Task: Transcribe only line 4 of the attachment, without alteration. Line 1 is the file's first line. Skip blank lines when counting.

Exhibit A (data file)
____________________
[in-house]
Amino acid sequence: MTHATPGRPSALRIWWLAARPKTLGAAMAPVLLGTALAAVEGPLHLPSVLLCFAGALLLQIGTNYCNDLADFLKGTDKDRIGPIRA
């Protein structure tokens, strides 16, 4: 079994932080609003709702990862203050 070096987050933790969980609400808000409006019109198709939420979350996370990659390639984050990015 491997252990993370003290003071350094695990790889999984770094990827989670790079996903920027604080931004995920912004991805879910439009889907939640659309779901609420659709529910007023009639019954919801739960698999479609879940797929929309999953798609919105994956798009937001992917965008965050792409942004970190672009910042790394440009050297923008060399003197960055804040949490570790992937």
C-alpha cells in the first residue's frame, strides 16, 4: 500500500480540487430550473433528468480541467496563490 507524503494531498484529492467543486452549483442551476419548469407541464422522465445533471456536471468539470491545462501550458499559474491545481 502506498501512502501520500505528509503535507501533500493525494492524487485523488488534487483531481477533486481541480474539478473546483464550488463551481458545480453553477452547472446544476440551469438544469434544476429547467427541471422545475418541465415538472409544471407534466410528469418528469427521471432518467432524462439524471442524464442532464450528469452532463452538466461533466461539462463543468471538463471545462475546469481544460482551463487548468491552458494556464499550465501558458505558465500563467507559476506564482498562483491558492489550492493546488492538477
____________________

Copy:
C-alpha cells in the first residue's frame, strides 16, 4: 500500500480540487430550473433528468480541467496563490 507524503494531498484529492467543486452549483442551476419548469407541464422522465445533471456536471468539470491545462501550458499559474491545481 502506498501512502501520500505528509503535507501533500493525494492524487485523488488534487483531481477533486481541480474539478473546483464550488463551481458545480453553477452547472446544476440551469438544469434544476429547467427541471422545475418541465415538472409544471407534466410528469418528469427521471432518467432524462439524471442524464442532464450528469452532463452538466461533466461539462463543468471538463471545462475546469481544460482551463487548468491552458494556464499550465501558458505558465500563467507559476506564482498562483491558492489550492493546488492538477